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A Beginner’s Guide to Seasonal Eating

Seasonal eating is a new phrase for an old-fashioned concept — eating fruits and vegetables based on what’s in season. At the supermarket, you can get tomatoes and strawberries at any time of the year. But fruits and vegetables that are in season are fresher, tastier and healthier than the ones out-of-season.

If you’ve heard of the idea, you may know seasonal eating is also associated with several health benefits. Food that ripens on the vine and is grown when it’s meant to will be both rich in flavor and healthful. It’s also better for the environment because seasonal food is local food — less distance means less gas and energy spent on refrigerating produce.

Are you interested? Then check out these ways you can start eating seasonally.

Shop at a Farmer’s Market

One of the easiest ways to eat seasonal foods is to shop local. When your food is local you know it’s probably in season.

The farmers at your local farmer’s market can also tell you how they grew their produce. If it’s organic and grown sustainably, they can let you know. Reducing the distance your food travels and the refrigeration it needs is not only great for the environment but also ensures greens are a little less sad and wilted than the ones you’ll find at the supermarket. Produce such as strawberries, avocados and soybeans have heavily localized production. Most are grown in just a few places, making eating local and supporting small businesses easier.

Know What’s in Season

If you’re shopping at a supermarket, you won’t get the same advice or recommendations about the seasonal produce that you would from a farmer’s market. That doesn’t mean you can’t eat seasonally if you can only shop at the grocery store. You’ll just need to do a little more research.

You know something is off when you walk past aisles of brightly-colored fruits in the dead of winter. But other out-of-season fruits and vegetables may not be as obvious. You have to know what fruits and vegetables are in-season based on your region to shop seasonally at a supermarket.

In the spring, for example, you’ll find plenty of in-season fruits in the South. But in the rest of the country, the available seasonal produce will look different. You’re not likely to find citrus fruits or apricots outside the Southern states, but you will find a variety of fresh greens worth cooking with.

Be sure to check where the produce is from before buying. Even if strawberries are in season, the supermarket may also be selling imported strawberries.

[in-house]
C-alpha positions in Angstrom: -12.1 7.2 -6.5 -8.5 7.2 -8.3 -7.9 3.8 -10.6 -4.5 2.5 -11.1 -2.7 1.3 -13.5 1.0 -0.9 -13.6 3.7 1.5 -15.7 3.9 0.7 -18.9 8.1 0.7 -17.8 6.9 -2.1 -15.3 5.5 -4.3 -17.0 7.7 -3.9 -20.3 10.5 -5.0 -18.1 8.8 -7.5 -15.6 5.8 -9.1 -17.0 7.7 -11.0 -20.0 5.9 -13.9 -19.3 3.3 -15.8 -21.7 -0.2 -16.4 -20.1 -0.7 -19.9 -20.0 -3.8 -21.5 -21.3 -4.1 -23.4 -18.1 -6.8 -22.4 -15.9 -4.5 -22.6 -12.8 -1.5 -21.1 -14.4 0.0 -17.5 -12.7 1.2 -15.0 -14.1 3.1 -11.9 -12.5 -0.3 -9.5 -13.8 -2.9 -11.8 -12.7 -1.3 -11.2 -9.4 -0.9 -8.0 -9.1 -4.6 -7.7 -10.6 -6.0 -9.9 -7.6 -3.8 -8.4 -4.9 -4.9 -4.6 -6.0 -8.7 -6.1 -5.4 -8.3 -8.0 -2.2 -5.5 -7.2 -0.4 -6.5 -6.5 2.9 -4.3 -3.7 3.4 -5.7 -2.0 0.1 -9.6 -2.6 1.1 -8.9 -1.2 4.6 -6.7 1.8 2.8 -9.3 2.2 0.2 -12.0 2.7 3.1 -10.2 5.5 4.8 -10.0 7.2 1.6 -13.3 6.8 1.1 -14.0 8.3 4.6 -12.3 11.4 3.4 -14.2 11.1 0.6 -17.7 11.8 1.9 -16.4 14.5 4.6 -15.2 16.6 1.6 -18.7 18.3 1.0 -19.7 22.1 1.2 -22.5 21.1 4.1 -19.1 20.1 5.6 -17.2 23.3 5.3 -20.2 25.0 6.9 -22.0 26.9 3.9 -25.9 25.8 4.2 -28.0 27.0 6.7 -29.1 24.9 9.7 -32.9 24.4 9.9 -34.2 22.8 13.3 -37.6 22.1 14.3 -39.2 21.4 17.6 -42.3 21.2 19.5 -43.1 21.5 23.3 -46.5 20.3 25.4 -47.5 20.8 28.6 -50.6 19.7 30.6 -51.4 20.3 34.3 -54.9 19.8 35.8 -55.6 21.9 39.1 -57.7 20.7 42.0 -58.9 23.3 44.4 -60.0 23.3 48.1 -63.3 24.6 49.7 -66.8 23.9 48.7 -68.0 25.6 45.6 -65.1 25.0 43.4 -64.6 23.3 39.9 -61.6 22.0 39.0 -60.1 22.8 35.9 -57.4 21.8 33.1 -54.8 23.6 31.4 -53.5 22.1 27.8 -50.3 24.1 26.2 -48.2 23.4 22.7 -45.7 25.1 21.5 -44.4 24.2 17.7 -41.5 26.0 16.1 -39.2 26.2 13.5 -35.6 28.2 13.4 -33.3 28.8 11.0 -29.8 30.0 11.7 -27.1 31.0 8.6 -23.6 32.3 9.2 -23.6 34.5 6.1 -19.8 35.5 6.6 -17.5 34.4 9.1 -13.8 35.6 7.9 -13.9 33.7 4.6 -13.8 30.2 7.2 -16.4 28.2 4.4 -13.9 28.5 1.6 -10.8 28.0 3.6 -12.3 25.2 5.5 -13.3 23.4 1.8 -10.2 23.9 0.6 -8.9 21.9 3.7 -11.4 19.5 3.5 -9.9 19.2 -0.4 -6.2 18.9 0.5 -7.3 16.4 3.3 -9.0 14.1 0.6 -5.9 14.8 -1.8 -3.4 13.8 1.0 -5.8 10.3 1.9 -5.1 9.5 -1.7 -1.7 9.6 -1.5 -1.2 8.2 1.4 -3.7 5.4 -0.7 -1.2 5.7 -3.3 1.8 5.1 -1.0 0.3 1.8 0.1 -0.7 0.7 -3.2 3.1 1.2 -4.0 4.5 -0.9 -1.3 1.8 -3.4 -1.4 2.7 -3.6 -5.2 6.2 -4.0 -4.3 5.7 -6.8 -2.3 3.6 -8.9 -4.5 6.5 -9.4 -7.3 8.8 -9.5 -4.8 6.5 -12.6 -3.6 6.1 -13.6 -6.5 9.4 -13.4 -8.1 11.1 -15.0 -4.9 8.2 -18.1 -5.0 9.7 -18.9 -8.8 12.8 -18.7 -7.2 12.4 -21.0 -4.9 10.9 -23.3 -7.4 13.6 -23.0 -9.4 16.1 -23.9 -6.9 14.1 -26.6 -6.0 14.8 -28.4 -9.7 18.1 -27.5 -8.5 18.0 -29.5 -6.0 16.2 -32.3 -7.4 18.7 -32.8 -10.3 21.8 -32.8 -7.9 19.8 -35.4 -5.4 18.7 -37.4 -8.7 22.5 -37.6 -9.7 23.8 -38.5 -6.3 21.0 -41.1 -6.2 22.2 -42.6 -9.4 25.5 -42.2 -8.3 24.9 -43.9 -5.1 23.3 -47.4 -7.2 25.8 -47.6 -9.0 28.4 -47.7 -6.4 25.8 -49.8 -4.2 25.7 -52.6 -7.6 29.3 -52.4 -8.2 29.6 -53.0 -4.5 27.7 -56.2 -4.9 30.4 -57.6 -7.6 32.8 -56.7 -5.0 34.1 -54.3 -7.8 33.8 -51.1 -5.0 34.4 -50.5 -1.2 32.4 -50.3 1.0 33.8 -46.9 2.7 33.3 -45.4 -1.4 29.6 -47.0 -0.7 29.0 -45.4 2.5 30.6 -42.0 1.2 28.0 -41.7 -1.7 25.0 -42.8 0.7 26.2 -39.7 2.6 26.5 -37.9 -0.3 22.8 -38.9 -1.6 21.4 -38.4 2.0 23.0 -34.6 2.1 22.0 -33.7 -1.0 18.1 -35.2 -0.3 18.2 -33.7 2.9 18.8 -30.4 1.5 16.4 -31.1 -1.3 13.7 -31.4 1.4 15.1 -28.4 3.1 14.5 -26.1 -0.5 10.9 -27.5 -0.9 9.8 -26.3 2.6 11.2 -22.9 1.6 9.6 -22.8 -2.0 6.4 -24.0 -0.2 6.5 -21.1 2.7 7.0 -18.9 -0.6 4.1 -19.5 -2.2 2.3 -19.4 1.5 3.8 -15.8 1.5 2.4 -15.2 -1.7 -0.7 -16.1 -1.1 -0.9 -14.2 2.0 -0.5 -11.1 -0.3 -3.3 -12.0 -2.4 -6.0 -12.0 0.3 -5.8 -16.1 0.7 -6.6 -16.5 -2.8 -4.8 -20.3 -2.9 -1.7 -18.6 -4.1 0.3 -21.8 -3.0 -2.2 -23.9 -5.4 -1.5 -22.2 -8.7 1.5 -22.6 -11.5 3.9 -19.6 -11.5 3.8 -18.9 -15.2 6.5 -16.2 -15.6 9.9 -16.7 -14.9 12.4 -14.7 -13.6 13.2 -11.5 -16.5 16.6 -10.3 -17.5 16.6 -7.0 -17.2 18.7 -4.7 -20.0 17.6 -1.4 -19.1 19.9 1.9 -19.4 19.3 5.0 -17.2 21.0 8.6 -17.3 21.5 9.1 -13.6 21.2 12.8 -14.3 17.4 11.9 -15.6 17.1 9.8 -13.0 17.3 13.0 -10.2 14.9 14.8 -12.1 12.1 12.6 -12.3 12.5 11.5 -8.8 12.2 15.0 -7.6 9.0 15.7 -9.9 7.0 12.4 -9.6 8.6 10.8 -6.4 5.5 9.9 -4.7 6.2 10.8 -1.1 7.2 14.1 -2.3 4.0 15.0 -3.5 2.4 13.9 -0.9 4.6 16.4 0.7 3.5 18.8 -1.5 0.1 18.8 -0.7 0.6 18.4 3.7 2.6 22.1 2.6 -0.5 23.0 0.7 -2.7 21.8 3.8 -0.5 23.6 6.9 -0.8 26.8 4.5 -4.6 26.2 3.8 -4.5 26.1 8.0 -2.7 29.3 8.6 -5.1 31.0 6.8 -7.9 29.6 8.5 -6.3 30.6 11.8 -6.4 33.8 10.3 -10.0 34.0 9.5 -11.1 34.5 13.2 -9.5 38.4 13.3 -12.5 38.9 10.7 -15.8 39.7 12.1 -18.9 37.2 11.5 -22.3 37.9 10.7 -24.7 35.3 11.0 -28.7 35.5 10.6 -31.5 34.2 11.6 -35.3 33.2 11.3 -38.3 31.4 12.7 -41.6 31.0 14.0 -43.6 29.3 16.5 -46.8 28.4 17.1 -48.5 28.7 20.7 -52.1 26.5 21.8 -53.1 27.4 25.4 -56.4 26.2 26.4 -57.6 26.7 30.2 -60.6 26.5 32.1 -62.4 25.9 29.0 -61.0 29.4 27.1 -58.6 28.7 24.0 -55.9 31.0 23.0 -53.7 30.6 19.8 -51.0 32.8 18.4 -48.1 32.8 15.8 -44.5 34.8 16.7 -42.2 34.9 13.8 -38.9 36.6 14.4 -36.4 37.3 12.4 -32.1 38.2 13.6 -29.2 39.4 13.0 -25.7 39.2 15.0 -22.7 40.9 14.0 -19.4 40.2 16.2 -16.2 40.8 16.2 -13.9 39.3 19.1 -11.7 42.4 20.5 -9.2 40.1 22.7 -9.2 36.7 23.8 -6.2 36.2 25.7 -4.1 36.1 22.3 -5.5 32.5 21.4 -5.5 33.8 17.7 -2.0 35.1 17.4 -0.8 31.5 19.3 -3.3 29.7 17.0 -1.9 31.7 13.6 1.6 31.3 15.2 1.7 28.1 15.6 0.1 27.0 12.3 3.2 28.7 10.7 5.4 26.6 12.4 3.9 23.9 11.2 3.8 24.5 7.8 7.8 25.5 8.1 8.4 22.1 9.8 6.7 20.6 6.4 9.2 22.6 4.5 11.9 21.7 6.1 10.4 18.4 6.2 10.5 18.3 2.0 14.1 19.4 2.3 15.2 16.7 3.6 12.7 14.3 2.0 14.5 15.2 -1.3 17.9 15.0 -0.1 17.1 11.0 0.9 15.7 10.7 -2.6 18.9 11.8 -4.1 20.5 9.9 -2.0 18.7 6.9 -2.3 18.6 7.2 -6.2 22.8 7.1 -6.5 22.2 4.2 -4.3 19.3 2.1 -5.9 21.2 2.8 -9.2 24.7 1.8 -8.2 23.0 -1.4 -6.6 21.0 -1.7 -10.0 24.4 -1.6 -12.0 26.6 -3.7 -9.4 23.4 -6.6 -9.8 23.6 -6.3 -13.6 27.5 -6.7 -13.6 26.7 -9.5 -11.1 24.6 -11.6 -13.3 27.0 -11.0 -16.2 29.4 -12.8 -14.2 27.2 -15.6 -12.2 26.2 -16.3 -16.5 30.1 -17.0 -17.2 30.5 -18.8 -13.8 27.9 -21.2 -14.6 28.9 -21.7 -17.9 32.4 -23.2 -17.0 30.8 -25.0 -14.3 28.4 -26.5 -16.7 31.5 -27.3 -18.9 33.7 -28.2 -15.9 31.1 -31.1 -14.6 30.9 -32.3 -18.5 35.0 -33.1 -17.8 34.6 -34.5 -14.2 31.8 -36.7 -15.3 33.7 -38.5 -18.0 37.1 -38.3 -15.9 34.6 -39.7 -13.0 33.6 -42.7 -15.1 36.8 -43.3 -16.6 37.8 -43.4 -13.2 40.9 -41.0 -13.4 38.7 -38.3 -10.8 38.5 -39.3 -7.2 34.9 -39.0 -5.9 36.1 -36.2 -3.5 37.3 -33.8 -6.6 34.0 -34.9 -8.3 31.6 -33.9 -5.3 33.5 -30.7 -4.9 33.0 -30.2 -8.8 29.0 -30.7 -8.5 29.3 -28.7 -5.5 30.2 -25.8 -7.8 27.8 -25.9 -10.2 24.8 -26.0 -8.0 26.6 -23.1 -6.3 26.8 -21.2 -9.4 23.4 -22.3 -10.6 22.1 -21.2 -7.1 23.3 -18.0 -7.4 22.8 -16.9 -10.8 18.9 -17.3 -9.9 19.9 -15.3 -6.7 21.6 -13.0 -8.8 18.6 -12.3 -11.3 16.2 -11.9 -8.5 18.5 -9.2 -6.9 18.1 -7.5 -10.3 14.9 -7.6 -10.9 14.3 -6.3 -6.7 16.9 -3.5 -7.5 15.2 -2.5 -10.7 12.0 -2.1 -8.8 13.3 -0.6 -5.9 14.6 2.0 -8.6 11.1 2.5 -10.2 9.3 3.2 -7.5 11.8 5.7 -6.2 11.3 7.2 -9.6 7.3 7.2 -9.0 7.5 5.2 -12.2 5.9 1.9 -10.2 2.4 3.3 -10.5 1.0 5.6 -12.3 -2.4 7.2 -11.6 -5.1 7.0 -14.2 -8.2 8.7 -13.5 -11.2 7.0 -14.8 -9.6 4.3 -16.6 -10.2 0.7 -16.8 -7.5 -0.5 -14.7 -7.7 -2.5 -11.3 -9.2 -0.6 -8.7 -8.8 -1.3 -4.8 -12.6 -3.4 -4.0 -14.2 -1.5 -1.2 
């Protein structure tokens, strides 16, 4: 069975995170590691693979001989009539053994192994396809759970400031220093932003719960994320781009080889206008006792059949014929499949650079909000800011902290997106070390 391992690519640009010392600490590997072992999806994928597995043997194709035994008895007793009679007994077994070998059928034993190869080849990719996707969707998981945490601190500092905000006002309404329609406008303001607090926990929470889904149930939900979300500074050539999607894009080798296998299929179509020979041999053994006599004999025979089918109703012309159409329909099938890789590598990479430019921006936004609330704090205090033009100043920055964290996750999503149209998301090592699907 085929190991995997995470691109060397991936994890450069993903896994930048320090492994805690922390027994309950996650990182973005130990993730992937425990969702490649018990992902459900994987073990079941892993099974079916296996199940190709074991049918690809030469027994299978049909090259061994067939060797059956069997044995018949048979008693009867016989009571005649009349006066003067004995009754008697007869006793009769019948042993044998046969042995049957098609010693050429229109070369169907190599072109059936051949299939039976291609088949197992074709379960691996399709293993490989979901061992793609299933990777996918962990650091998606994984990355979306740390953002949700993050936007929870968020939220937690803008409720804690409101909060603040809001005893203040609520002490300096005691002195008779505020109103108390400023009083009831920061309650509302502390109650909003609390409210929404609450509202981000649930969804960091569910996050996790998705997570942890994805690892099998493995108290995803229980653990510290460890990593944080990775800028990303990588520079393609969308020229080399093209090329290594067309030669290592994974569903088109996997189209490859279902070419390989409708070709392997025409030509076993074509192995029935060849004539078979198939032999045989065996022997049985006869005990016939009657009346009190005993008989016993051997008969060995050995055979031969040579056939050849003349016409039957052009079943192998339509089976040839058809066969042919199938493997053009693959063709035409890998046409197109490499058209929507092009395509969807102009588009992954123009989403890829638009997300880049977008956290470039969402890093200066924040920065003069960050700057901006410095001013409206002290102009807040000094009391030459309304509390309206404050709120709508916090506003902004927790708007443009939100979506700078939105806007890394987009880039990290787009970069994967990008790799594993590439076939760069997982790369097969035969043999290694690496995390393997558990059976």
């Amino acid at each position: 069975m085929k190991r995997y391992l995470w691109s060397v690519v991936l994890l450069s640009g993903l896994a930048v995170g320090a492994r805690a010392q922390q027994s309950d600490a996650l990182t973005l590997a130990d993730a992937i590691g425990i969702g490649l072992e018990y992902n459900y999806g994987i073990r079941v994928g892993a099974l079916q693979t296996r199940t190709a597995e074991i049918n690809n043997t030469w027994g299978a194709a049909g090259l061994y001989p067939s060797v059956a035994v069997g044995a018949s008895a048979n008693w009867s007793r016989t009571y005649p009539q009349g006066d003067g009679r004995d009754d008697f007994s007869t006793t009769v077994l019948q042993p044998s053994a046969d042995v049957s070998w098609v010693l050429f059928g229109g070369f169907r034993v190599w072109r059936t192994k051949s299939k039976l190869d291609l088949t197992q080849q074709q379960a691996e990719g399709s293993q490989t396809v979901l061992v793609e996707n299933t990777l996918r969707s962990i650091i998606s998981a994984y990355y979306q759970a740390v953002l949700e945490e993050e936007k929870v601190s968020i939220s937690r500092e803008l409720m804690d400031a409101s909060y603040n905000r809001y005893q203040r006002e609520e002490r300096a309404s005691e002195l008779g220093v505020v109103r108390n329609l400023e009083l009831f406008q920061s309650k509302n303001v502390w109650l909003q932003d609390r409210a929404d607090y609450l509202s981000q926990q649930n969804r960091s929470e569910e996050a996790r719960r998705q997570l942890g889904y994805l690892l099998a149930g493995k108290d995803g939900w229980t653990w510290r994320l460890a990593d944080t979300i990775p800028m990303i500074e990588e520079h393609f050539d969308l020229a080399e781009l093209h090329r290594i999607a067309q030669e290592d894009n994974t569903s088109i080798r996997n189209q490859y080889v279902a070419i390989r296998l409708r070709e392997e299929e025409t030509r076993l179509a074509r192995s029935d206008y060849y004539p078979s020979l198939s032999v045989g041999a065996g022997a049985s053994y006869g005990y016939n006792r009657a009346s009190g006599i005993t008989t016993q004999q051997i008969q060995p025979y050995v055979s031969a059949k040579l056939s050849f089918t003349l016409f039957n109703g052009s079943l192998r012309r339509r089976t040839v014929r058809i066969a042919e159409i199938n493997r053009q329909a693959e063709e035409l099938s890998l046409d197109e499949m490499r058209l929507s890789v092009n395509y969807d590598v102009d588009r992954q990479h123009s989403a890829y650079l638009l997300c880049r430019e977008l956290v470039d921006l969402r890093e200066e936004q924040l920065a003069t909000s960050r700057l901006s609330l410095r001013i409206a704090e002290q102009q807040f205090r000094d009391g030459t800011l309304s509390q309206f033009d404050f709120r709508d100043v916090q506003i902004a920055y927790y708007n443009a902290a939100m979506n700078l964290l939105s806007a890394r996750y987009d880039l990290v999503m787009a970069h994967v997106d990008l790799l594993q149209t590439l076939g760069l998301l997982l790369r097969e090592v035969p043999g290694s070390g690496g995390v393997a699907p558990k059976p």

Preserve Your Leftovers

No one likes wasting food. But food waste can feel even worse when you know you can’t get the same quality of fruits and veggies until next year.

If you’ve hit a point where it is no longer possible to eat your fresh produce — you’re sick of it, your roommates are sick of it and even your dog has run out of patience for rutabaga — preserve your leftovers. Canning, pickling and freezing won’t preserve all of the flavor of your ingredients, but it will keep you from wasting food. There’s also the great health benefits of Lacto-fermentation to look forward to.

And if you find yourself burdened by a new kind of fresh food in the months to come, you’ll have some interesting ingredients to spice up your meals.

Get Adventurous

It’s good advice for anyone who wants to expand their diet, but great advice for anyone wants to get the most out of eating seasonally. Getting adventurous with your eating habits is one of the best ways to make sure you’re getting all the health benefits of seasonal eating. You may have never tried cooking with rhubarb, radishes or kale, but that’s no reason not to start. Expand your horizon, learn new cooking techniques and get all the health benefits of eating fresher food.

Starting Your Seasonal Eating Journey

The best way to start eating seasonally is to dive right in — find out where to get fresh, local produce and experiment with all the different ways you can cook it. Seasonal eating may be more work than shopping at the supermarket, but the benefits for your health, the environment and your taste buds are big.